Since when do my neighbors have any say in what I do or keep on my property provided I am obeying the law? Damn right they don’t get any recourse, it’s none of their business!

    Burglar’s dream perhaps but they have to get through the dog and the steel to get at them. And my guns are insured. I am not going to feel guilty if some criminal robs my house and takes my guns nor will I allow some peon to dictate to me that I was irresponsible in my storage of said arms. They are locked up, always. In fact, I got up in the middle of the night when I realized I had left a pistol on my desk with its cable lock fitted. I meant to put it back in the safe and didn’t. So I got up and did it.

    I’ve got news for Mr. Mannard: I have an “arsenal” in the middle of a nice suburban neighborhood. So what? But they’re guns! And?!? There is no “public safety” issue. What there should be is people telling folks like this to mind their own damn business.

    Maybe we should lobby to inspect Mannard’s home for all variety of object we might consider “dangerous” and “a threat to public safety”. Rope, bleach, overly long knives or heaven forbid, a meat cleaver. An “assault knife”, used only to chop meat! It must be controlled, licensed and registered.

    When our neighbors get to decide what property we can keep in our homes, close the lid and dump us in the hole. We’re done.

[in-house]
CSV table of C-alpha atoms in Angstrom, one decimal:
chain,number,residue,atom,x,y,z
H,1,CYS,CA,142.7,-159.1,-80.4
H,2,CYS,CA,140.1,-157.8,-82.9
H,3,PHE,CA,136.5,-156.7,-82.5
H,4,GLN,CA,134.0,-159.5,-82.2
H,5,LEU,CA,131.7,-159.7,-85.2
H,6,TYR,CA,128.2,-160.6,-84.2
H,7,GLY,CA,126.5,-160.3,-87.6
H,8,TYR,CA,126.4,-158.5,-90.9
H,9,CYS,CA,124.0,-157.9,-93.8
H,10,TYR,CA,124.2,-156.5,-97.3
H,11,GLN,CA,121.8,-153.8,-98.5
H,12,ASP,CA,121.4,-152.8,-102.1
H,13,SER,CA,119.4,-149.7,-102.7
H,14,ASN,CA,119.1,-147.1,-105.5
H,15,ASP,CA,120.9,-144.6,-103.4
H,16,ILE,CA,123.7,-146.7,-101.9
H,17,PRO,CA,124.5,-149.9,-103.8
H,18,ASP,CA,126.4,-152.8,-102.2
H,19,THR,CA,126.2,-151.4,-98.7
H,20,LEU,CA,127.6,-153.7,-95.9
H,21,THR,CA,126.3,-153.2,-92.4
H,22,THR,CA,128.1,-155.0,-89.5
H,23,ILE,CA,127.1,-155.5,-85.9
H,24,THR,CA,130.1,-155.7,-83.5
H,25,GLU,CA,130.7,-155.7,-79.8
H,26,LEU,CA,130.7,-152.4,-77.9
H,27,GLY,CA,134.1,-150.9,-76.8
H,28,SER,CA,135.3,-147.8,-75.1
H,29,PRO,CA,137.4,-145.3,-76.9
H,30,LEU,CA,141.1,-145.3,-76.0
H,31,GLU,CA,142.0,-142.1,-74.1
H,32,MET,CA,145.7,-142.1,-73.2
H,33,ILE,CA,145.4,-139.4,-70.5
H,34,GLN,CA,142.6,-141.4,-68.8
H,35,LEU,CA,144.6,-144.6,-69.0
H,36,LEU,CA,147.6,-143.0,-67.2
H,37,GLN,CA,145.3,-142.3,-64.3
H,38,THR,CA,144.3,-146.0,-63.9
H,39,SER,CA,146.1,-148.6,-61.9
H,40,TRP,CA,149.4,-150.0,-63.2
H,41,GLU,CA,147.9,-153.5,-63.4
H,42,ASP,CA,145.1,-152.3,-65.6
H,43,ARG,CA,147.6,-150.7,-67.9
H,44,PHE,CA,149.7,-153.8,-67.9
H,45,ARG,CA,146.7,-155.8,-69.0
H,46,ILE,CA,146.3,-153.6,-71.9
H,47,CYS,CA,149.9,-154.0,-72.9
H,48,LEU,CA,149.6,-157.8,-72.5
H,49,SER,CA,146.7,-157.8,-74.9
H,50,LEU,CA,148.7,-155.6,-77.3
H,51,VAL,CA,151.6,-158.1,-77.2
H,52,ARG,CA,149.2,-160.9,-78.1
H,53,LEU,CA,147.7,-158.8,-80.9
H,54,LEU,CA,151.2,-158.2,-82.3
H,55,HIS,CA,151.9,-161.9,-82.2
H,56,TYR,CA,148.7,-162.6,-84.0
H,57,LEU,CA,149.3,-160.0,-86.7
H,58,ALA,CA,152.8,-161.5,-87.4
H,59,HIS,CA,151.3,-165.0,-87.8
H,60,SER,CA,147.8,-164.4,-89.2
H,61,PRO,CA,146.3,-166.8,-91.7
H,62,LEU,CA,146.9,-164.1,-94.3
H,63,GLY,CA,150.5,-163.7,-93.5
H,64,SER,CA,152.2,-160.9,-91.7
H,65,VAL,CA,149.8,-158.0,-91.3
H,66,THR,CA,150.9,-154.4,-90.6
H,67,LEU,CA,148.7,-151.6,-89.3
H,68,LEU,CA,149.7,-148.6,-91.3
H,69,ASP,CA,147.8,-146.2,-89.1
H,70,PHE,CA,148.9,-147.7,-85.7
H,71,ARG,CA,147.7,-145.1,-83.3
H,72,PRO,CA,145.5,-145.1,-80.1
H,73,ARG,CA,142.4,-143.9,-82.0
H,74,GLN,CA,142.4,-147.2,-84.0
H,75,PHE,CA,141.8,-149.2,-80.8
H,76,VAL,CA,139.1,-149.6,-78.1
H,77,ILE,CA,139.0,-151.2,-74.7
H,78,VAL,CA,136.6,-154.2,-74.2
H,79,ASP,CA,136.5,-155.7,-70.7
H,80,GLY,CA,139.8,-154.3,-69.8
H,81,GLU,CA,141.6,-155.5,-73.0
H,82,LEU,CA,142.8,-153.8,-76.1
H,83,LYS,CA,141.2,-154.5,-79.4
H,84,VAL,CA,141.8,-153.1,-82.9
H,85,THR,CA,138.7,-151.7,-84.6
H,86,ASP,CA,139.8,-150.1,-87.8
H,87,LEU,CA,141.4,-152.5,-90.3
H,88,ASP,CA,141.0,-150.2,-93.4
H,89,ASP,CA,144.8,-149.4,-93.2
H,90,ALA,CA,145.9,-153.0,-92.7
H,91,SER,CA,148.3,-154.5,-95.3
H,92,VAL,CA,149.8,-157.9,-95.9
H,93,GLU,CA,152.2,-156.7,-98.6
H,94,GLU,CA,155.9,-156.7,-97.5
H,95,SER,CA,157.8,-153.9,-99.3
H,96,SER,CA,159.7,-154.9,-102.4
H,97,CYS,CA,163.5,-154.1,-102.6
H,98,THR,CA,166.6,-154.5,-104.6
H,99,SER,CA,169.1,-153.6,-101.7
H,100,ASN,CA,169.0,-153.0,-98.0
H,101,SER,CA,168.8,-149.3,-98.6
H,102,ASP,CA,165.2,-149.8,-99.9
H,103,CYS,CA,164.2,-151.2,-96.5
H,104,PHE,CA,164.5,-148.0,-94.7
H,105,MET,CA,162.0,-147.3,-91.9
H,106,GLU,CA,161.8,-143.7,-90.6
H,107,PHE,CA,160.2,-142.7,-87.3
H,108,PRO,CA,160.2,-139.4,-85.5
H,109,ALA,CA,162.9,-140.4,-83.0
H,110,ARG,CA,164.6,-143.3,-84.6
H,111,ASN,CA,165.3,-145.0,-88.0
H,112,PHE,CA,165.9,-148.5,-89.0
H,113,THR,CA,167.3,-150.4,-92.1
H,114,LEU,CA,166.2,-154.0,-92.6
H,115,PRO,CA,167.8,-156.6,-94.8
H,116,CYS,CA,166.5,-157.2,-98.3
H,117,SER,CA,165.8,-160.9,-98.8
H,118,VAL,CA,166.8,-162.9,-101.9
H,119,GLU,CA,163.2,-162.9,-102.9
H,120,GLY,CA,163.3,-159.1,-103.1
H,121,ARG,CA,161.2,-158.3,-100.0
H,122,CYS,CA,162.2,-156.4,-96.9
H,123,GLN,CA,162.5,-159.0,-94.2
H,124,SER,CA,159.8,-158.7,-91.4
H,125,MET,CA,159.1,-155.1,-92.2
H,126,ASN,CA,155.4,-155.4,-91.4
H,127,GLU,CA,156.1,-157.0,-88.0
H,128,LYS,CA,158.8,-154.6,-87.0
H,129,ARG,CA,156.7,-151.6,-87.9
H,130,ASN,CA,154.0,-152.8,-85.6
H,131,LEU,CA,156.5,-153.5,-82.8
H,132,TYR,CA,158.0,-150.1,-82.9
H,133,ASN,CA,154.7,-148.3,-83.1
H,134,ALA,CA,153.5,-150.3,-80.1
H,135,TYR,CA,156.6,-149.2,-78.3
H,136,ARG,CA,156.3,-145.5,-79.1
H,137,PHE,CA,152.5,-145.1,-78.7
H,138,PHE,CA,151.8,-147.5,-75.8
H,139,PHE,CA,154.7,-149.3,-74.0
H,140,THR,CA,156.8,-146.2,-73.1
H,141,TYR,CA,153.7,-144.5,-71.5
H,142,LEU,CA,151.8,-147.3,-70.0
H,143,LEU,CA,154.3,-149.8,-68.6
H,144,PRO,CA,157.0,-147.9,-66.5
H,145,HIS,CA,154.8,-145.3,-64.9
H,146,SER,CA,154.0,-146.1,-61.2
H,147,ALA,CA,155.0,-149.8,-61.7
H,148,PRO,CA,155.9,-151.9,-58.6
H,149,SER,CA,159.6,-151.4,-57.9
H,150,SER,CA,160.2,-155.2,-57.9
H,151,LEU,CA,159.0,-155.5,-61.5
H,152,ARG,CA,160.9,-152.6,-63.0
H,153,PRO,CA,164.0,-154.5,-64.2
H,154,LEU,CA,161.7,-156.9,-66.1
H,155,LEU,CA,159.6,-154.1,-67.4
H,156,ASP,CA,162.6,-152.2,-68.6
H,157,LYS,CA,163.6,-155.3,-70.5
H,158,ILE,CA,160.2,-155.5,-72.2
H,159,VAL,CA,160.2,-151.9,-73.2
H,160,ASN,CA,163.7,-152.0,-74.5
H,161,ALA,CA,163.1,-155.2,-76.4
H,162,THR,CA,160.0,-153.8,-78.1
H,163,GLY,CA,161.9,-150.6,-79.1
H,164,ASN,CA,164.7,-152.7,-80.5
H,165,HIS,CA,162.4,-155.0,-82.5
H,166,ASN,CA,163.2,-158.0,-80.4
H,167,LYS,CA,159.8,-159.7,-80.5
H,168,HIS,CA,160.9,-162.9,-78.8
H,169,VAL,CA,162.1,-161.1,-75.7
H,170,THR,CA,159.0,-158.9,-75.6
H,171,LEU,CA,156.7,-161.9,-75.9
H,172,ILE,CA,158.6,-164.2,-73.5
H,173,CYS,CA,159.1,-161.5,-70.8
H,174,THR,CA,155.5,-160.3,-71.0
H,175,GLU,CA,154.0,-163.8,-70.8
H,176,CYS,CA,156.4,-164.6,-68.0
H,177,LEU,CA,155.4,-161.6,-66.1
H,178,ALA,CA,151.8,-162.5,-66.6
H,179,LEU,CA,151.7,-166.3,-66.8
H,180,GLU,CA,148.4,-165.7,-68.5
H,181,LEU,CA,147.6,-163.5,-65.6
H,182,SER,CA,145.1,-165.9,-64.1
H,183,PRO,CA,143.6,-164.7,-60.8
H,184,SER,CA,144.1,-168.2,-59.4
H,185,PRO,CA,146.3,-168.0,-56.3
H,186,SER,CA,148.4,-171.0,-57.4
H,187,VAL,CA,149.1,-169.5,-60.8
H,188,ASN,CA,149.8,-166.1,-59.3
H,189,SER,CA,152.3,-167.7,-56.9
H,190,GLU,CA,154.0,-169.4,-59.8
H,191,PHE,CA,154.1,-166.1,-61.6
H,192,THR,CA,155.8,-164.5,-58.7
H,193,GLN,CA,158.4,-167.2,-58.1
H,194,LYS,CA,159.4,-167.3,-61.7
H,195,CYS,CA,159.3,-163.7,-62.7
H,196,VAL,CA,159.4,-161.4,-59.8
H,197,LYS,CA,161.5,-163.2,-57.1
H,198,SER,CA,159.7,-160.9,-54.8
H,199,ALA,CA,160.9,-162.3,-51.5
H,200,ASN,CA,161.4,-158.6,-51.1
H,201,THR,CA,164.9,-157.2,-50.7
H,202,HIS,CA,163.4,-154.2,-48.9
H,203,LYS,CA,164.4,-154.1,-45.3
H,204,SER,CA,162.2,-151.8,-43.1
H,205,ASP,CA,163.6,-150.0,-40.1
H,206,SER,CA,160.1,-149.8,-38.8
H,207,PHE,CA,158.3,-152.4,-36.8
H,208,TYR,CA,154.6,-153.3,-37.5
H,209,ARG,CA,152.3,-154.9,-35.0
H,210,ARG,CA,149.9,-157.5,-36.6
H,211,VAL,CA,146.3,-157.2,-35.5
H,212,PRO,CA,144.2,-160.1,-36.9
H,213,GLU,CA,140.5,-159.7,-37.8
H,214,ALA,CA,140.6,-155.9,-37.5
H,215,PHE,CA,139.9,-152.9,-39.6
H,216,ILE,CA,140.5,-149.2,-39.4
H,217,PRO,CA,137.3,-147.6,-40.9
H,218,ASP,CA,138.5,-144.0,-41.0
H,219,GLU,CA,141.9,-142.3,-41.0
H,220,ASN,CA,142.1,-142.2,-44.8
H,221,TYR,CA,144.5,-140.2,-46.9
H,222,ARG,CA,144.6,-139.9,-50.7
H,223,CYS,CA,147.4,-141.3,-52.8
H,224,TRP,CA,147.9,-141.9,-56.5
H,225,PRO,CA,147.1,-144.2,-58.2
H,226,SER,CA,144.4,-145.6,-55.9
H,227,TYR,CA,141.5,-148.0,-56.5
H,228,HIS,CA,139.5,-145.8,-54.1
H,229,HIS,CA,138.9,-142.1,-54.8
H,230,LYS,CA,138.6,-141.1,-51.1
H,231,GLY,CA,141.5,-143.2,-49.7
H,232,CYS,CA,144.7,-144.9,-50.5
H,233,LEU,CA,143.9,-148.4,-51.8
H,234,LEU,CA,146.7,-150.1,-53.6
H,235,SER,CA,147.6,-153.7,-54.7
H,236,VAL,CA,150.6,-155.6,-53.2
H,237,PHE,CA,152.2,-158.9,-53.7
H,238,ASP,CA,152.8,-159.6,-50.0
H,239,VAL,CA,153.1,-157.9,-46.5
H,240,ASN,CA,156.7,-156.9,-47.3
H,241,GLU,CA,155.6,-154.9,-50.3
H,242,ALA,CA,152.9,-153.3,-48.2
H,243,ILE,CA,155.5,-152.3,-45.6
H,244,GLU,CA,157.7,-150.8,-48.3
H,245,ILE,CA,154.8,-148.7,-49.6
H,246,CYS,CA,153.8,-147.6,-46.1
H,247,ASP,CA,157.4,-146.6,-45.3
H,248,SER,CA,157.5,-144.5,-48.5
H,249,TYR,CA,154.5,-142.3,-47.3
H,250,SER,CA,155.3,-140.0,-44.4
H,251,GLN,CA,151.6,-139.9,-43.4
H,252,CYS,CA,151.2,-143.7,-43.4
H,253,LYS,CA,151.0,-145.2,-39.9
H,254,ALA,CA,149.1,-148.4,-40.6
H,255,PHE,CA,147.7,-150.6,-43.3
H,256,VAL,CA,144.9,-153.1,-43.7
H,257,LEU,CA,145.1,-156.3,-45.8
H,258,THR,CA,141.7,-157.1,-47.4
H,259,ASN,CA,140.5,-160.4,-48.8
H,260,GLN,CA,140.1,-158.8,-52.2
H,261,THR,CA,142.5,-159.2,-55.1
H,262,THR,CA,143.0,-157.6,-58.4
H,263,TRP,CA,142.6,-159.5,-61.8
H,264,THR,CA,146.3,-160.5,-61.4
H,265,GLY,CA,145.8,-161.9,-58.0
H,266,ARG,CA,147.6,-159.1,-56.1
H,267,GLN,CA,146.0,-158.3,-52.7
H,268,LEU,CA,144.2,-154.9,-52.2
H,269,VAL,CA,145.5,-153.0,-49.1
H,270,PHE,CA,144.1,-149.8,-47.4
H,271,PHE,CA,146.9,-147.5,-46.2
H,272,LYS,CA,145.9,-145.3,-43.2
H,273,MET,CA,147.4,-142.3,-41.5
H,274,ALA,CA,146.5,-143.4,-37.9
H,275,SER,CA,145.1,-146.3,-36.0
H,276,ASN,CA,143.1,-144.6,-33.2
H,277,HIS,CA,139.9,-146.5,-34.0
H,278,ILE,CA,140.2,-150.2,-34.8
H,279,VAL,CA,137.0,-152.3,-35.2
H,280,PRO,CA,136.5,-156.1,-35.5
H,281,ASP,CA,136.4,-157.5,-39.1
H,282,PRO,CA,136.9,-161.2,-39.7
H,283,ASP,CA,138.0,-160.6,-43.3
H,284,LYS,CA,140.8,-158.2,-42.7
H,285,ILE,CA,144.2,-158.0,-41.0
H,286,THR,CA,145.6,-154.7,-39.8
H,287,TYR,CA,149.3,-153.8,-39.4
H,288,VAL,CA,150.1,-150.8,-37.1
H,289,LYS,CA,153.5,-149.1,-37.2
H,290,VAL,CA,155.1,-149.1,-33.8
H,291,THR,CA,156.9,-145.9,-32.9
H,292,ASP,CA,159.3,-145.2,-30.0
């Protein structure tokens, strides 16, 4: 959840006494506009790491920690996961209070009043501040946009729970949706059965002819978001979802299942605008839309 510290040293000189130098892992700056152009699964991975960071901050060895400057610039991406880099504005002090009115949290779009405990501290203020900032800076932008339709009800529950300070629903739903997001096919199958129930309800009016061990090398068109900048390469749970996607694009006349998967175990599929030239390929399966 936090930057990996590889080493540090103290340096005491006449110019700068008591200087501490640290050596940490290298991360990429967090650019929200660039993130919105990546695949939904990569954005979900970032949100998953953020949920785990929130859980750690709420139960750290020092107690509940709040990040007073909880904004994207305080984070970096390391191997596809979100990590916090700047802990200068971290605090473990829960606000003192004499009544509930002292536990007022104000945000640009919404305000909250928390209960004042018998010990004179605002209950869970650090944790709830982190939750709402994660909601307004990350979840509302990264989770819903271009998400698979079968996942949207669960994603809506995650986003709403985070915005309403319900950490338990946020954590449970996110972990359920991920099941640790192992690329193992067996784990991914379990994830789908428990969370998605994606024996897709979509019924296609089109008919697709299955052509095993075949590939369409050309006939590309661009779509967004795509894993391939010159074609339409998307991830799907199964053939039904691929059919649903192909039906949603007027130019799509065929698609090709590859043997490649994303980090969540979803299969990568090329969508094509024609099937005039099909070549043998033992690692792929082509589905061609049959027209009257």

3. Snowflakes in Hell » Blog Archive » IL Gun Laws Says:

    […] Uncle sent me a sneak peek at this article yesterday, which prompted me to look up some Illinois gun laws, and let me tell you, I’m […]

  4. Call me Ahab » Blog Archive » What is an “arsenal”? Says:

    […] Tommy Mannard thinks it’s 600 guns.  Uncle talks for a bit about it, and rightly points out that there is not really a fundamental difference between regulating 600 […]

  5. Robb Allen Says:

    (Playing devil’s advocate here)

    What is the purpose of licensing a collector then? I’ve only got 6 death dealers but at any given moment, only 2 of them are going to be unlocked and ready for use. So, isn’t any firearm not ready for immediate use just part of a collection, no matter how small?

    Damn, even playing DA, it sounds stupid.

  6. Cactus Jack Says:

    “they pose multiple potential scenarios under which harm could come to local residents.”

    And what scenarios are these? I notice that Thomas Mannard didnt say. Maybe because there are no “multiple potential scenarios under which harm could come to local residents”?

  7. Matt Says: